Last year, Jonah Charnock was selected to take part in c3’s volunteer abroad scheme.
Each year, we send one or two people on a volunteering project abroad to support a charitable initiative or project of their choice. Everything is funded by c3 and nothing is taken out of their annual leave. It’s a perk we’re proud of, allowing our team to travel the world while supporting important global charity initiatives.
2022 saw Rachel Harrison head to Thailand to volunteer at an elephant sanctuary, and Jonah headed to Puerto Rico. This year we’re sending Charlotte Sharpe to Costa Rica and Frankie Bisi to Nepal, both will be supporting gender equality initiatives.
We caught up with Jonah to find out all about his experience on this beautiful Caribbean Island.
Where did you go and what charity did you support?
I went to Puerto Rico to help with the coastal restoration programme, and to help families and communities affected by Hurricane Maria in 2017. I chose this programme because I’m passionate about sustainability and looking after the environment, particularly in places that are typically the worst affected by climate change.
What did your day-to-day activities look like?
I got up to a lot of different activities during my two weeks in Puerto Rico. The programme consisted of everything from coastal restoration to clearing up debris caused by the hurricane and replanting native plants and trees that had been torn apart during the storm.
This part of the restoration programme was particularly important as the native plants and trees act as a natural coastal defence against less extreme but still unwelcome weather along the coastline.
Due to the hot weather and humidity, it was difficult to work during the day, especially in the early hours. So, I’d start my workday at about three o’clock and work through till about seven or eight in the evening.
I spent five days volunteering at a local garden and spent the remainder of my time restoring a skatepark. I’d start my day by pruning any bushes and trees, to keep the overall growth of the garden intact. After that, due to the heat and humidity of the island, I spend a lot of time watering the plants and trees to ensure they stayed healthy and had the best chance of surviving the harsh summer climate.
What was the hardest part?
Definitely working in the heat. It was really humid and hot, which is obviously a very different climate from what I’m used to in the UK. The other hardest part was the fact that clearing up the debris felt like a constant battle because every time I cleared something up, the next day or a few days later, I’d end up going back to the same place and clearing out the same thing again.
This is not just because of Hurricane Maria; it’s also due to the lack of education around recycling and sustainability. This is partly due to a lot of the schools closing because of the hurricane, but also other social and economic issues that surround the island.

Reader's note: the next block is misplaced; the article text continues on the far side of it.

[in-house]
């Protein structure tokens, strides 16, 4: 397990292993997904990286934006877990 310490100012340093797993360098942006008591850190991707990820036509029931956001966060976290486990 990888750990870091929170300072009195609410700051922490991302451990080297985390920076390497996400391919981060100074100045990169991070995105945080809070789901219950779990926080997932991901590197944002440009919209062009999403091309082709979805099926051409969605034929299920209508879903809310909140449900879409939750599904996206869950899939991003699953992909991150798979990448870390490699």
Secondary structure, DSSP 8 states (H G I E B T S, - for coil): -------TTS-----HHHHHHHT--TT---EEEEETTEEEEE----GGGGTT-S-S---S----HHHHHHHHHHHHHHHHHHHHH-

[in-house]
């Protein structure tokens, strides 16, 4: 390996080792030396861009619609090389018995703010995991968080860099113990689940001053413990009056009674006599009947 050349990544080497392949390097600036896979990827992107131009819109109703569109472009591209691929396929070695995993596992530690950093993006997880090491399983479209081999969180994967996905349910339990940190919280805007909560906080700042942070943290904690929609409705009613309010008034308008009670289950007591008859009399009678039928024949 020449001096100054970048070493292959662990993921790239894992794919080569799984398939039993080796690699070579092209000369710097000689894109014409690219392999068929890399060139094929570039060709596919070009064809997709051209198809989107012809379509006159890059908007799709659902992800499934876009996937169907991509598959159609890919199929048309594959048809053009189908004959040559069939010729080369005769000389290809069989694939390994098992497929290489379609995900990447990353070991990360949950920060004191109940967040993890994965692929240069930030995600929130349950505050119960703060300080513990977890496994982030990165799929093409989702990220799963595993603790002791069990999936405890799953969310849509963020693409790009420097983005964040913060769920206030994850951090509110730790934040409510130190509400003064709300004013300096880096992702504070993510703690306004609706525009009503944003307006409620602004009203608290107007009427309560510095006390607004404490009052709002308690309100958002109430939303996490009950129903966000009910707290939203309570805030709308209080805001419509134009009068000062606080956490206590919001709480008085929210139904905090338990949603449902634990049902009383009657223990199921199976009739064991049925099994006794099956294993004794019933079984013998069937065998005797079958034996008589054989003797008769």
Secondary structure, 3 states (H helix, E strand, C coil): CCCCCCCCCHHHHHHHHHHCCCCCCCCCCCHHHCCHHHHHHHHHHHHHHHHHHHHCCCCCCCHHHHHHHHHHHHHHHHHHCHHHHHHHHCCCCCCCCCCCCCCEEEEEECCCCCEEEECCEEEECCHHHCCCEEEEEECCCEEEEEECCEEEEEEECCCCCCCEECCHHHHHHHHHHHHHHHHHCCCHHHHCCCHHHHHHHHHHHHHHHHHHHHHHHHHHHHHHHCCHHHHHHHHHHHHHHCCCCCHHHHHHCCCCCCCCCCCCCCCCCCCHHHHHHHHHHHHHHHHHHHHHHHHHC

Inevitably, funding has been cut from these crucial sectors, which makes it a lot more difficult for people to learn about sustainability and recycling.
What did you get up to in your spare time?
Due to the beautiful nature and culture of Puerto Rico, the opportunity to explore various parts of the island was limitless. In general, getting from one place to another was difficult as public transport was restricted. However, I made the most out of every moment I was there and I was fortunate enough that the hostel I was staying at was only a few minutes walk from the beach, and this is where I spent a lot of my downtime before my volunteering started in the afternoon.
I would then spend the weekends going further afield, with ‘El Yunque’ and ‘Luquillo Beach’ being at the top of my list of places to visit. With over 240 plant species endemic to Puerto Rico, El Yunque National Forest was something I just had to see, and I was lucky enough to be taken around by locals who avoided the busy tourist trails, making my experience around the rainforest even more special.
I also took the chance to explore Old San Juan, a town lined with brightly coloured houses, cobbled streets, and shady plazas – it was definitely worth the visit. The landscapes, infrastructure, architecture, and local cuisine were amazing, I couldn’t get enough of the empanadas, Acai Bowls, and mofongo dishes!
What did you gain from the experience?
It was an eye-opening and very humbling experience. I saw first-hand the devastation of Hurricane Maria and the effect that climate change is already having on these small islands. It also allowed me to do something out of my comfort zone and immerse myself in a culture that I never thought I would be able to, and I’ve definitely ticked stuff off my bucket list.
I’ve been able to adapt the life lessons that I’ve learned in Puerto Rico to my work life here at connective3 as well. From before I left to after I came back, I found myself pushed into situations that I never thought I would be in and that’s due to the new confidence that I’ve built, becoming a much more adaptable and self-aware individual.